Eilat’s Ramon Airport Set to Open Monday

YERUSHALAYIM -
The new Ramon airport, named in memory of Ilan and Asaf Ramon, near Eilat, on Monday. (Yonatan Sindel/Flash90)

With Prime Minister Binyamin Netanyahu and Transportation Minister Yaakov Katz looking on, the new Ilan and and Assaf Ramon International Airport is set to officially open on Monday. The first domestic flights will arrive and take off on Monday – with international service set to begin in about a month.

The new airport, located about 18 kilometers north of Eilat, will serve Eilat and southern Israel, replacing Eilat and Ovda Airports, which had been used until now for civilian flights. The last flights there are expected to land in April or May, after which all civil aviation activities in the Eilat area will take place at Ramon Airport.

The airport, built at a cost of NIS 1.7 billion, will provide 600 jobs for residents of the area. Transportation officials expect 1.5 million people to pass through the airport in the coming year.

The airport includes a 3,600-meter (11,800-ft) runway, which will allow large modern aircraft to land and take off, unlike the Eilat Airport, which large planes could not use. The airport’s control tower reaches 50 meters high. It has 60 spaces for planes to connect to the terminal.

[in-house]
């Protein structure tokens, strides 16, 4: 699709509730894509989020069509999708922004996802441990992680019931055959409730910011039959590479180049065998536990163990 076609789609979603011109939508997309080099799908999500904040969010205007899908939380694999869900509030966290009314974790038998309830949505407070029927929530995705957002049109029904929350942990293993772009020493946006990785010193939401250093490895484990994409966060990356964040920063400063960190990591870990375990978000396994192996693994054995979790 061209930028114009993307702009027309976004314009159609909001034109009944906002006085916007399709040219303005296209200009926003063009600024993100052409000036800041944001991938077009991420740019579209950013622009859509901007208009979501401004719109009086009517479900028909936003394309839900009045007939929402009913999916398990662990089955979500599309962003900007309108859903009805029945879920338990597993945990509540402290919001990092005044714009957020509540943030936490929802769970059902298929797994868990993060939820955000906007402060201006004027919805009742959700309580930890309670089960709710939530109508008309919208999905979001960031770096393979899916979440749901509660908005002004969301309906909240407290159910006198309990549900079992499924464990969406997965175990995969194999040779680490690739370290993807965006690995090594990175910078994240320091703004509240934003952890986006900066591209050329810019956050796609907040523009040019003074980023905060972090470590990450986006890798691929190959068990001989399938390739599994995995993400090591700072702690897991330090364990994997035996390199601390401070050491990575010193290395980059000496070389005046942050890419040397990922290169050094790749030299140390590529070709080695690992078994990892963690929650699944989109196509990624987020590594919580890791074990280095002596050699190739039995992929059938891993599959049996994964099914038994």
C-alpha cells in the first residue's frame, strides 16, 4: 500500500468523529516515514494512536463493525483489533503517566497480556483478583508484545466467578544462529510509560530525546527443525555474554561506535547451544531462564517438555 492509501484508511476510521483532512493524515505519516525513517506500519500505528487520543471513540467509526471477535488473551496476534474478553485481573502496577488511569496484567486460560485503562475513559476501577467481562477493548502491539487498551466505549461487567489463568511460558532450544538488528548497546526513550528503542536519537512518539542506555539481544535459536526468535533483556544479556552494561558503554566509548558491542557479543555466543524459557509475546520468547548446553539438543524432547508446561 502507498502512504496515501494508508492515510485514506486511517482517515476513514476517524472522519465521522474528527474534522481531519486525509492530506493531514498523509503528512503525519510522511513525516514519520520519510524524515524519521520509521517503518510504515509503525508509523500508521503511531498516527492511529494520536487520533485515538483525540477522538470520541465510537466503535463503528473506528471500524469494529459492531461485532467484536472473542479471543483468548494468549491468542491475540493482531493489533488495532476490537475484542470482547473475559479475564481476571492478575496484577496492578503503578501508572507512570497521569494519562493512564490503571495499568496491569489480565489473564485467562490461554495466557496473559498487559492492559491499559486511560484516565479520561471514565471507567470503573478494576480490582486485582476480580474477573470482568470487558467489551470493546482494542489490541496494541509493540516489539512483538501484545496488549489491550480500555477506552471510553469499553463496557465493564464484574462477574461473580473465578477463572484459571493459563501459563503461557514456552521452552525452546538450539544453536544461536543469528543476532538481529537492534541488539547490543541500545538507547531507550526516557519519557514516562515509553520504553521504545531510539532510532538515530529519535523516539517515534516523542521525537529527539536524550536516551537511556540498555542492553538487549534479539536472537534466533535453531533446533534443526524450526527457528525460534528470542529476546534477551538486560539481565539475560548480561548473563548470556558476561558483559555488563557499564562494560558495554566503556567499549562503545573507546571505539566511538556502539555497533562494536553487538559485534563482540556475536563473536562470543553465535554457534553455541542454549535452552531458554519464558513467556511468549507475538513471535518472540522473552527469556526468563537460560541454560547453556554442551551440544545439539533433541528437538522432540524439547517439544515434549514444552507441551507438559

Israeli officials have expressed enthusiasm for the opening of a new, modern airport, both as a relief for the very busy Ben-Gurion Airport, and competition for flights, with Israelis from the south and even the center of the country expected to take advantage of what are expected to be the cheaper flights from Ramon Airport.

Less enthusiastic is Jordan, which on Sunday said that it opposed the opening of the airport. According to reports in Jordanian media, the kingdom has expressed concern that the airport will “violate the aerial sovereignty of Jordan, and is a violation of international law.” Transportation officials said that it was unlikely that planes headed for Ramon Airport would fly over the border into Jordan, so there was nothing for Amman to worry about.